It seems that most ammonia tests still detect the ammonia that has been bound up by Prime. I consider this useful, because it is good to know that the ammonia is there in the first place. However, this prevents you from knowing how much "free ammonia" (unbound and potentially harmful) is in the water. I think, though it's unclear from the discussion, that the ammonia that has been neutralized is still available to your cycle.

I would leave the gravel alone and let the cycle bacteria build up. The ammonia in your tap water may be enough to cycle the tank without fish, though you would have to do water changes to keep the ammonia level up once the cycle is established. Adding clear ammonia is the most effective way to keep a constant level of ammonia, though it is possible to use fish food to feed the cycle. Your cycle may still be okay despite all the cleaning. I'm not sure whether you were doing this or not, but when cleaning your tank never use straight tap water: use old tank water (during a water change) or treated tap water to rinse your gravel and filter/media, otherwise you risk damaging your cycle.

The test results (ammonia 1ppm, nitrite 3ppm, nitrate 20ppm) are a bit strange. Is this immediately after removing all of the water from the tank and cleaning? Also, what type/brand of test are you using?

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Since you're starting at the beginning, here are some basics.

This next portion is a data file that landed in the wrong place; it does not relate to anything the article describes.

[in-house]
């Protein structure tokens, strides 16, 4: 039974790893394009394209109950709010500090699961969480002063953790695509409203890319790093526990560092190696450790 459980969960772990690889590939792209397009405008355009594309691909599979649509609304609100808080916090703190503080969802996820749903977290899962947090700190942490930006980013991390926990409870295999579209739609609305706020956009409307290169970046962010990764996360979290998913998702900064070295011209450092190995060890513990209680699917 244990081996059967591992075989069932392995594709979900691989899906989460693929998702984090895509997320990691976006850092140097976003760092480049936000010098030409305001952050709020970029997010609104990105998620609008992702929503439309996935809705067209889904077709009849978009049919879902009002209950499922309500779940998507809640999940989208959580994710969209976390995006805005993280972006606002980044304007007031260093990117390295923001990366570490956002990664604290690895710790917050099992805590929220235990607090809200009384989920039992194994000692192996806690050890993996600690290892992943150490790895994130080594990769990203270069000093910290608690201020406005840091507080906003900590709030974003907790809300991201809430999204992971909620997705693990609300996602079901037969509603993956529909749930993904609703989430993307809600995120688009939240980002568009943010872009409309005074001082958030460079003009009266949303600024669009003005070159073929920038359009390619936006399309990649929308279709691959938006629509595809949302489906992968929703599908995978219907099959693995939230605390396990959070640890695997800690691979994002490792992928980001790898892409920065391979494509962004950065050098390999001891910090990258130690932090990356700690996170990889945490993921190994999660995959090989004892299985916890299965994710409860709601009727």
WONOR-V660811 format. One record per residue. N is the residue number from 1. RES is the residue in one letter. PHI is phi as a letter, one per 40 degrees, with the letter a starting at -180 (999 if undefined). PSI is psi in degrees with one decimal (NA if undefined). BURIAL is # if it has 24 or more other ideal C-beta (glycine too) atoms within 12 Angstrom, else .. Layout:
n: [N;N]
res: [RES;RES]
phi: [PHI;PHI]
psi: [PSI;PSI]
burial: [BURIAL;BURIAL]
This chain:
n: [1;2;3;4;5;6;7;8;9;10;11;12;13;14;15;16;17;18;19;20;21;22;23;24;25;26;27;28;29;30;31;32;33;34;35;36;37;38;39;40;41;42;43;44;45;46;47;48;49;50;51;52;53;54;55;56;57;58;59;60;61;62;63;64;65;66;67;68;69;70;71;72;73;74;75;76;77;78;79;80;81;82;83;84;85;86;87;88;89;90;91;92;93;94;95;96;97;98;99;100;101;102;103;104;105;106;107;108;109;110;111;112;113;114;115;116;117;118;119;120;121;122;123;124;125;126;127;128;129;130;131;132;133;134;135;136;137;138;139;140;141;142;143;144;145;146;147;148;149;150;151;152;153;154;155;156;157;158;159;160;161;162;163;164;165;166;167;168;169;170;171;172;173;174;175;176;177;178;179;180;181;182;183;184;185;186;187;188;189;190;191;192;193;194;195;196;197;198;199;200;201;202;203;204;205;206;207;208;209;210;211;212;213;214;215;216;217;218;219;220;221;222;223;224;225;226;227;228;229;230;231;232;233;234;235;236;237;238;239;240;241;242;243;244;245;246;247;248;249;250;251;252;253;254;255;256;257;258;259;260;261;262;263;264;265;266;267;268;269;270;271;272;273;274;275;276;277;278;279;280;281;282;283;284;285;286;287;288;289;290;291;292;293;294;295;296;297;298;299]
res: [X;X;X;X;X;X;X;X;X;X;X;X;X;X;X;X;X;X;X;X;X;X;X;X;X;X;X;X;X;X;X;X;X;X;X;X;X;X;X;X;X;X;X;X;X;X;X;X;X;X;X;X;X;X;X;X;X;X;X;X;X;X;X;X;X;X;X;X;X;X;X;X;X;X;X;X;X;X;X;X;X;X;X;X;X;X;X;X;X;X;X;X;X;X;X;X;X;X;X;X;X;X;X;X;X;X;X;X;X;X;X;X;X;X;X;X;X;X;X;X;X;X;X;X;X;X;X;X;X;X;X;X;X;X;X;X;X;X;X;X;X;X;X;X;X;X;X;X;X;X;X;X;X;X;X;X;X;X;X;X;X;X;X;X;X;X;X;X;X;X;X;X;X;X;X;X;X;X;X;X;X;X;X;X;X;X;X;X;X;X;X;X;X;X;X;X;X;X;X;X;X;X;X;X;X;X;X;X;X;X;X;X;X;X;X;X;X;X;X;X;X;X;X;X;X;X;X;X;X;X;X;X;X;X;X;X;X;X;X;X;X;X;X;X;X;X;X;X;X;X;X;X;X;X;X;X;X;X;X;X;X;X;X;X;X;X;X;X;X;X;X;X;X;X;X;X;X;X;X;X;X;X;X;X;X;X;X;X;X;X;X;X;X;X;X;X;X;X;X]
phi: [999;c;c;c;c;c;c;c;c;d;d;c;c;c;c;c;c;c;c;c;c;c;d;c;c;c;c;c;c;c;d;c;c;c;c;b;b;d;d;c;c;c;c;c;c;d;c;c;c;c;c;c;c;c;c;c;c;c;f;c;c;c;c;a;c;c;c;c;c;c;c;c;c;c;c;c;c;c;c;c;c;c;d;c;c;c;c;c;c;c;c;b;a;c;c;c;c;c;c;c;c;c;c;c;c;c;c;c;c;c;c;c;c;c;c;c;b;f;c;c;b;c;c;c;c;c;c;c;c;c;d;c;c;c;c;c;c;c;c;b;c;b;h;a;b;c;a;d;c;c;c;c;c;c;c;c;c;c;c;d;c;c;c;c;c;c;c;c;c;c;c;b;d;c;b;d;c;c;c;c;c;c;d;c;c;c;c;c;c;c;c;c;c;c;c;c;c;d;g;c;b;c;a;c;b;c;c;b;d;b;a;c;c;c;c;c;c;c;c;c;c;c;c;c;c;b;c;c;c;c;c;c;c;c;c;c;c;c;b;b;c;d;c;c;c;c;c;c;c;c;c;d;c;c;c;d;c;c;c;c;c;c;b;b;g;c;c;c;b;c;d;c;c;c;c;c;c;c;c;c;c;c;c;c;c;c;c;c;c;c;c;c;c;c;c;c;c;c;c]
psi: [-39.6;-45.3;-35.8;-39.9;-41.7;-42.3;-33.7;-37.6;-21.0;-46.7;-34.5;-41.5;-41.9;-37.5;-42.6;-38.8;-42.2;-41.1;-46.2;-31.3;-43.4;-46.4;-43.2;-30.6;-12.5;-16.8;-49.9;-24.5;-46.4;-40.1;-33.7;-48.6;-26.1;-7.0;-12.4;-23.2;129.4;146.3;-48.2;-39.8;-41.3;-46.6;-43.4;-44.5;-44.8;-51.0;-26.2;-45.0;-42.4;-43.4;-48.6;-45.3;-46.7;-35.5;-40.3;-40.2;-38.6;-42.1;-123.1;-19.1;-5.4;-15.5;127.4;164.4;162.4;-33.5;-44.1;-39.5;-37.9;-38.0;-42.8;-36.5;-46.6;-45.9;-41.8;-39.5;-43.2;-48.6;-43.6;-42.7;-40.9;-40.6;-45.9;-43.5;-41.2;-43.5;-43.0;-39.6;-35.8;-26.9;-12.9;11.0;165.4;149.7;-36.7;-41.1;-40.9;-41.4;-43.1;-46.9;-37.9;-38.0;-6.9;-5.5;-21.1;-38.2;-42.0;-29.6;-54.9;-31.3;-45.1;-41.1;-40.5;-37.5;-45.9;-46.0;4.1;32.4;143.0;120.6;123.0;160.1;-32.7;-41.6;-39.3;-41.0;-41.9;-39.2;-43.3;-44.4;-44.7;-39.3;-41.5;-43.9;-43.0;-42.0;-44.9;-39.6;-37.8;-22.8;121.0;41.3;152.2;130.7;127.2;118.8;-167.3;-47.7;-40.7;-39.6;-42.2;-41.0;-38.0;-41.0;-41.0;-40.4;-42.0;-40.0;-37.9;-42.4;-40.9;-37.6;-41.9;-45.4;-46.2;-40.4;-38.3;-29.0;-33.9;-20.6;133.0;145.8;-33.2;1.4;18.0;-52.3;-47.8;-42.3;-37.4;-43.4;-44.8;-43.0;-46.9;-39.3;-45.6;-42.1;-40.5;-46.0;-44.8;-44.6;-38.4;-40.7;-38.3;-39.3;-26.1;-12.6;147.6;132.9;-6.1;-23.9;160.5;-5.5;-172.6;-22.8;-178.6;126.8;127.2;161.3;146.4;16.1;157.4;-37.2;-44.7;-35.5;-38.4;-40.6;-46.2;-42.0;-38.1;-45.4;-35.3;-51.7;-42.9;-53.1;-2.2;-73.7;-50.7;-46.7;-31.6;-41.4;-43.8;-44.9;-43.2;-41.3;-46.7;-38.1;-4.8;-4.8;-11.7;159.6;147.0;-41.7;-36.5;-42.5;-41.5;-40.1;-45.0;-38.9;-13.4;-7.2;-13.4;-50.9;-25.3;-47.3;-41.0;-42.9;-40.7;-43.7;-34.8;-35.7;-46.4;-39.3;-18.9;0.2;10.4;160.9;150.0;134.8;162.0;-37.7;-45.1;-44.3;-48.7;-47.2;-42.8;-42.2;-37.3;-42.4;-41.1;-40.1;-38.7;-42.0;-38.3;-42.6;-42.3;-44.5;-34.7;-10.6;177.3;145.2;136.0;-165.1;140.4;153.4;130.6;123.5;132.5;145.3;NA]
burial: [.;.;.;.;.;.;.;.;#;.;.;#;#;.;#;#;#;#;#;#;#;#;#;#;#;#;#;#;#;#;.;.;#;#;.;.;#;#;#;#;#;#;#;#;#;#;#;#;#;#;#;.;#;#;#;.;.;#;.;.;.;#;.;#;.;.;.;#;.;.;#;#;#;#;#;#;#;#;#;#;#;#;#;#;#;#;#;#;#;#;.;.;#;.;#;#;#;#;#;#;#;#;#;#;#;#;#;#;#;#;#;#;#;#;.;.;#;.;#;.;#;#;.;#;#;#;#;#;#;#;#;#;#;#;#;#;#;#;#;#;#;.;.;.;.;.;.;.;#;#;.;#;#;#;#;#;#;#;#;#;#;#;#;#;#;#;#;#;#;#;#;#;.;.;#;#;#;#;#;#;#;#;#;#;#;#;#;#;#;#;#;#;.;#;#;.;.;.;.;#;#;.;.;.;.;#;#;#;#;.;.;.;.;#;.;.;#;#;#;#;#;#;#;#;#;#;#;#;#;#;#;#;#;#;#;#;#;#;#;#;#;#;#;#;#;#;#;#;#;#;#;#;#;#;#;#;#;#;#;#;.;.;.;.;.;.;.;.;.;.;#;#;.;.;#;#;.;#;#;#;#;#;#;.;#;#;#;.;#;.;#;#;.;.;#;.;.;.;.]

Because of the way goldfishes' internal organs are structured, they produce more waste than any other fish. Thus, they need more water to help manage that waste. Also because of goldfishes' internal organ structure, they need more water space so that these organs don't become twisted and deformed from being kept in too small of a tank. While goldfish do have a growth inhibitor hormone, that only controls their external body growth. So, while it may look like a goldfish will only grow to the size of a tank, it's internal organs continue to grow.

So, slim-bodied goldfish, i.e., commons, comets, shubukins, etc., each need at least 20 gallons of water per fish. Slim-bodied goldfish are more hearty than fancy goldfish, so are easier to take care of in that respect, but if taken care of properly, they can grow to 2 feet long, so you need to be prepared to provide adequate housing. Goldfish also grow very, very quickly. While two small, slim-bodied goldfish would look like they are perfectly fine in a 29 gallon tank, and they would be for a period of time, it wouldn't be very long before they would outgrow that tank and you would be required to get a larger tank; at least 40 gallons. So, to safely keep slim-bodied goldfish in your 29 gallon tank, you really can only have one.

Fancy goldfish, i.e., fantails, orandas, ryukins, telescopes, moors, lionheads, ranchus, pearlscales, celestials, bubbleeyes, each need at least 10 gallons of water per fish. Fancy goldfish are more sensitive than slim-bodied goldfish, so they are a little more difficult to take care of, but they won't grow quite as large as slim-bodied goldfish. They can still reach sizes of 8 inches though and at that size, can require 20+ gallons of water per fish. So, in a 29 gallon tank, you could have 3 fancy goldfish.

You will have to decide whether you want more goldfish that are more difficult to take care of or whether you want a goldfish that is easier to take care of but that you can only have one of.

Because of their high waste ouput, goldfish require more filtration than any other kind of fish. The recommendations on the filter boxes are for tropical fish, so you cannot go by those. Goldfish need a filter that will move 10 times the water per hour as the size of the tank. So, if you have a 29 gallon tank, you would need a 300 gph filter. You can also buy extra filter media, such as the fibers or sponges to stuff inside your filter to encourage extra beneficial bacteria to grow.